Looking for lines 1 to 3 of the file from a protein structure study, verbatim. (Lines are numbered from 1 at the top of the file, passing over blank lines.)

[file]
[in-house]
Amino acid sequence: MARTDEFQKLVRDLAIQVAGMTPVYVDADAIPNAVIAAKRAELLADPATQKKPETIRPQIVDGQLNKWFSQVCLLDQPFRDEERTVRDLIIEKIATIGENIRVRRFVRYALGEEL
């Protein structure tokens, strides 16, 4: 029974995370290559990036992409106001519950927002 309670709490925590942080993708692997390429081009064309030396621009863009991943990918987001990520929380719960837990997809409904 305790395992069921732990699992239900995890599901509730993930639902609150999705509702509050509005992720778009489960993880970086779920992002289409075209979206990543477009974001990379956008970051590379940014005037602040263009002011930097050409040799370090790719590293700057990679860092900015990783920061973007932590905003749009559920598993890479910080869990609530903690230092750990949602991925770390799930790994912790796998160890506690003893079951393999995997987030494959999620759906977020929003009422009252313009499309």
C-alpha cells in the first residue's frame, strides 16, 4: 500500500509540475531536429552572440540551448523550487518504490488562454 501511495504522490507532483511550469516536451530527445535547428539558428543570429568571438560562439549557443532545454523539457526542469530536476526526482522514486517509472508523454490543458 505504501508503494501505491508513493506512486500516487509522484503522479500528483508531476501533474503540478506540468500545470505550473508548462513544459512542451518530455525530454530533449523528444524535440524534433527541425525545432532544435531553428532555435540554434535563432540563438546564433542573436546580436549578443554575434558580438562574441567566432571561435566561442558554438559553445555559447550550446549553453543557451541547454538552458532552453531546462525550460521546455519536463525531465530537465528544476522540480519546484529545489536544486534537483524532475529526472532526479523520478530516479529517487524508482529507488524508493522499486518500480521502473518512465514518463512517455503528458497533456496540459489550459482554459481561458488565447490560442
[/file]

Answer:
[in-house]
Amino acid sequence: MARTDEFQKLVRDLAIQVAGMTPVYVDADAIPNAVIAAKRAELLADPATQKKPETIRPQIVDGQLNKWFSQVCLLDQPFRDEERTVRDLIIEKIATIGENIRVRRFVRYALGEEL
């Protein structure tokens, strides 16, 4: 029974995370290559990036992409106001519950927002 309670709490925590942080993708692997390429081009064309030396621009863009991943990918987001990520929380719960837990997809409904 305790395992069921732990699992239900995890599901509730993930639902609150999705509702509050509005992720778009489960993880970086779920992002289409075209979206990543477009974001990379956008970051590379940014005037602040263009002011930097050409040799370090790719590293700057990679860092900015990783920061973007932590905003749009559920598993890479910080869990609530903690230092750990949602991925770390799930790994912790796998160890506690003893079951393999995997987030494959999620759906977020929003009422009252313009499309």